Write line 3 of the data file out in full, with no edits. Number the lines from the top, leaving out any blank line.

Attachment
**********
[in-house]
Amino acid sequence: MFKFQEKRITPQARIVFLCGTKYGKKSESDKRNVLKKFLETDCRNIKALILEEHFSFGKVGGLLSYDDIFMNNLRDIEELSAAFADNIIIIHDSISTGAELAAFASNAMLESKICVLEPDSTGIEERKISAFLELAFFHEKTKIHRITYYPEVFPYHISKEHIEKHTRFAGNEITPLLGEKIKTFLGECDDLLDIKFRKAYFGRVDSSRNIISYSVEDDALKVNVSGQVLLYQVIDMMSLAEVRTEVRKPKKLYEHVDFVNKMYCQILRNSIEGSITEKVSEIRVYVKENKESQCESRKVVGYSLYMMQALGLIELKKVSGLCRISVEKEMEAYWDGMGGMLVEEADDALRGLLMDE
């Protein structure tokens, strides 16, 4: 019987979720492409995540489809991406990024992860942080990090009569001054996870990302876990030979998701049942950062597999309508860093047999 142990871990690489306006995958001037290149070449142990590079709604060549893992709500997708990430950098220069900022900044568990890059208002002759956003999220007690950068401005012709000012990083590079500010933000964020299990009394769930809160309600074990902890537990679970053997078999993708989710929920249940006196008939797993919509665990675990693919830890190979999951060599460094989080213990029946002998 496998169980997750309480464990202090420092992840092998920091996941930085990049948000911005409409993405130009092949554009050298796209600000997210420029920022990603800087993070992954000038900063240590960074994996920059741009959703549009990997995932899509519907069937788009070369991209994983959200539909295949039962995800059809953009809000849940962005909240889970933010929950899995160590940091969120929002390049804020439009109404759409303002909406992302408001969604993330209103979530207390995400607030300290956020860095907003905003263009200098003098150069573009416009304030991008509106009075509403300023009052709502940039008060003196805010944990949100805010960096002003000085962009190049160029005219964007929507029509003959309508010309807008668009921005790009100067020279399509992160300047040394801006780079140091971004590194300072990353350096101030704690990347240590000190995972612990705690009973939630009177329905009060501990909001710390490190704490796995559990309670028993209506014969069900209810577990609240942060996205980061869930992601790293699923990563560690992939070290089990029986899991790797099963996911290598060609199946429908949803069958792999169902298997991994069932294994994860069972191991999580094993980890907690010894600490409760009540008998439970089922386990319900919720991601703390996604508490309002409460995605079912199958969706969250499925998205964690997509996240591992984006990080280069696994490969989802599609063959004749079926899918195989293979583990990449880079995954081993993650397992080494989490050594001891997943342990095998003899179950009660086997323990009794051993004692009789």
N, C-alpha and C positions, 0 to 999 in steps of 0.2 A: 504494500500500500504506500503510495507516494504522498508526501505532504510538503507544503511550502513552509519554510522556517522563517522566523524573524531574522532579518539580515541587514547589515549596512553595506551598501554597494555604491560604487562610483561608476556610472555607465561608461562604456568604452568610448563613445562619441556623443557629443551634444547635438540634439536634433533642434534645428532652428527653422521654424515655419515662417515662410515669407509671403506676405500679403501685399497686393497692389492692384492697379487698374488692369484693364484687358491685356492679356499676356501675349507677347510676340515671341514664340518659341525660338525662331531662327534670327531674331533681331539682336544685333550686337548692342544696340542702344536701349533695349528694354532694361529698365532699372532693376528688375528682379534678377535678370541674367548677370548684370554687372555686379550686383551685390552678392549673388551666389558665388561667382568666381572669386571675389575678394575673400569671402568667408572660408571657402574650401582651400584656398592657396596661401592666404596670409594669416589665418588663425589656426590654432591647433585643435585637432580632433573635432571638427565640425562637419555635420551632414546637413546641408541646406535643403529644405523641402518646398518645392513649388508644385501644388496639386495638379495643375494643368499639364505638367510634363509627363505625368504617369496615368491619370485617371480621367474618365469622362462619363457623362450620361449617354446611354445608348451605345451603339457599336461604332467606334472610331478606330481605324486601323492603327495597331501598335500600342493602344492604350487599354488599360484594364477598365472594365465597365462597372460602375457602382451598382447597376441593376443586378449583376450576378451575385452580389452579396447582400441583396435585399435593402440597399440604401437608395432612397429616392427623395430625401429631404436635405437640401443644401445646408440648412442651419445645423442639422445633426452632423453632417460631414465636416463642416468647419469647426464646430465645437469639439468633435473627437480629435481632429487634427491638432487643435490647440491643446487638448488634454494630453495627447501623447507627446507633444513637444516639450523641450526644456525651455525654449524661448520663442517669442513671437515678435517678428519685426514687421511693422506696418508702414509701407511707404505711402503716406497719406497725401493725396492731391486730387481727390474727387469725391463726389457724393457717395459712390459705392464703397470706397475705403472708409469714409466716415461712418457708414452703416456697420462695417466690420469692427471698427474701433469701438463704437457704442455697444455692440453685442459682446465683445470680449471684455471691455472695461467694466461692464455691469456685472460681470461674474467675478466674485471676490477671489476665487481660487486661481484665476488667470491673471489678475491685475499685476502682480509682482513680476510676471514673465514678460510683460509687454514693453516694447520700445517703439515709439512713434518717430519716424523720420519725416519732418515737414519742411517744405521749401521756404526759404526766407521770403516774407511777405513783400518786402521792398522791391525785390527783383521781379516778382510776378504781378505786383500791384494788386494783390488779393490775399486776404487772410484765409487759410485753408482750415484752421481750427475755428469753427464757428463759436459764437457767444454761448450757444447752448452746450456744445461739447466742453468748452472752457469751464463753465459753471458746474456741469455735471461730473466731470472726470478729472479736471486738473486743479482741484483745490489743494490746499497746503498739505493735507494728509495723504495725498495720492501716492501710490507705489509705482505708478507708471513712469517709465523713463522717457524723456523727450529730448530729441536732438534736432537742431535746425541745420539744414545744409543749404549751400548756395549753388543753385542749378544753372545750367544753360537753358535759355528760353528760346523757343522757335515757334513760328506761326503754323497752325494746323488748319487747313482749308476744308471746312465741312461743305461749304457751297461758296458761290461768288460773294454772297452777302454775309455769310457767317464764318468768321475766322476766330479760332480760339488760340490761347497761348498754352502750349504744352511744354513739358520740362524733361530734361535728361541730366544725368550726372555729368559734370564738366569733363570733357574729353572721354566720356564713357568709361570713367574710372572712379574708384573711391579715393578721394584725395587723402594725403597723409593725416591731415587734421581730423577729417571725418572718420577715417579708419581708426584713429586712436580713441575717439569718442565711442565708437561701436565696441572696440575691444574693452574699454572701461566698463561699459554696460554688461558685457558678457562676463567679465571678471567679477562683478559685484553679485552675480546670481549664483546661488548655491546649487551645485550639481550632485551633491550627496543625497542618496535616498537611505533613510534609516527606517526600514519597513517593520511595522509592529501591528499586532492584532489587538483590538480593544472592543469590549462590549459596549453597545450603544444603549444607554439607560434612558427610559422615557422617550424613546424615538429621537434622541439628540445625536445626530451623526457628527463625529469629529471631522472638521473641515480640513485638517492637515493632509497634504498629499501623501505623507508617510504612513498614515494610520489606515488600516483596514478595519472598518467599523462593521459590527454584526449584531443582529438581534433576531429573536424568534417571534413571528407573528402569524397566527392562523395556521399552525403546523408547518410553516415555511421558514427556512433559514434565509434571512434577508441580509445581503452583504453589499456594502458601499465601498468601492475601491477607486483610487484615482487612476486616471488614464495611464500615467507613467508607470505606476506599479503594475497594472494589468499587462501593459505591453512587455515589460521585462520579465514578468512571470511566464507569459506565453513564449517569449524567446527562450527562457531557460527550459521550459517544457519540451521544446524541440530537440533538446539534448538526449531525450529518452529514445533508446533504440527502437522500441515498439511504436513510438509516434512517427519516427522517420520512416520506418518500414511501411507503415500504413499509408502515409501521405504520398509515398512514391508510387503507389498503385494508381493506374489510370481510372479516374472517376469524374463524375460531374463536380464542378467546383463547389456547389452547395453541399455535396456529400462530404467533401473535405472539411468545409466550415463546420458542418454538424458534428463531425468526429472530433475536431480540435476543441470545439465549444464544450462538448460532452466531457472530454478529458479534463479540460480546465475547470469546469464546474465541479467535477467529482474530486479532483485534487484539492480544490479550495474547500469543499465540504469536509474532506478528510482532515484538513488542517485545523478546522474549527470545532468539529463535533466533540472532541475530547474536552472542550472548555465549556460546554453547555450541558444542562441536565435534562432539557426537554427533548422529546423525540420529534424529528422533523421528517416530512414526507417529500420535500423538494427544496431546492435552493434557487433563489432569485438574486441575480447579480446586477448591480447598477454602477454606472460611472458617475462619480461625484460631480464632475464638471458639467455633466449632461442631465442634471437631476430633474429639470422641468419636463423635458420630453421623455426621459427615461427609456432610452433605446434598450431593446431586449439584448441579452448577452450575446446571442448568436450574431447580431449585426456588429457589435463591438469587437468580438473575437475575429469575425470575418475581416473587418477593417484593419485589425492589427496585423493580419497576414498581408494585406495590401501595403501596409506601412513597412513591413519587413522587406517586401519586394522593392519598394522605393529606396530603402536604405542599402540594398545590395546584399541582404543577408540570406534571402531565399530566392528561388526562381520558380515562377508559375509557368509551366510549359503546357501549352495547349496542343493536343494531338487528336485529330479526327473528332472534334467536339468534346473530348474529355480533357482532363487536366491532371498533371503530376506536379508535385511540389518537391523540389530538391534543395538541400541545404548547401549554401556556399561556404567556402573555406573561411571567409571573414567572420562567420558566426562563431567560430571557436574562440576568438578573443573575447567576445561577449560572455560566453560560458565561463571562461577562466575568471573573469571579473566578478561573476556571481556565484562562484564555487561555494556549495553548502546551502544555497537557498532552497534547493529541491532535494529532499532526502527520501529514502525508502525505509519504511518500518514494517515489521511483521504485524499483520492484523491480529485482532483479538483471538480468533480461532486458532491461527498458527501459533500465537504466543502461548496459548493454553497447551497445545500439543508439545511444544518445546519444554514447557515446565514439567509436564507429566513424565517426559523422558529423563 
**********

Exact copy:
């Protein structure tokens, strides 16, 4: 019987979720492409995540489809991406990024992860942080990090009569001054996870990302876990030979998701049942950062597999309508860093047999 142990871990690489306006995958001037290149070449142990590079709604060549893992709500997708990430950098220069900022900044568990890059208002002759956003999220007690950068401005012709000012990083590079500010933000964020299990009394769930809160309600074990902890537990679970053997078999993708989710929920249940006196008939797993919509665990675990693919830890190979999951060599460094989080213990029946002998 496998169980997750309480464990202090420092992840092998920091996941930085990049948000911005409409993405130009092949554009050298796209600000997210420029920022990603800087993070992954000038900063240590960074994996920059741009959703549009990997995932899509519907069937788009070369991209994983959200539909295949039962995800059809953009809000849940962005909240889970933010929950899995160590940091969120929002390049804020439009109404759409303002909406992302408001969604993330209103979530207390995400607030300290956020860095907003905003263009200098003098150069573009416009304030991008509106009075509403300023009052709502940039008060003196805010944990949100805010960096002003000085962009190049160029005219964007929507029509003959309508010309807008668009921005790009100067020279399509992160300047040394801006780079140091971004590194300072990353350096101030704690990347240590000190995972612990705690009973939630009177329905009060501990909001710390490190704490796995559990309670028993209506014969069900209810577990609240942060996205980061869930992601790293699923990563560690992939070290089990029986899991790797099963996911290598060609199946429908949803069958792999169902298997991994069932294994994860069972191991999580094993980890907690010894600490409760009540008998439970089922386990319900919720991601703390996604508490309002409460995605079912199958969706969250499925998205964690997509996240591992984006990080280069696994490969989802599609063959004749079926899918195989293979583990990449880079995954081993993650397992080494989490050594001891997943342990095998003899179950009660086997323990009794051993004692009789």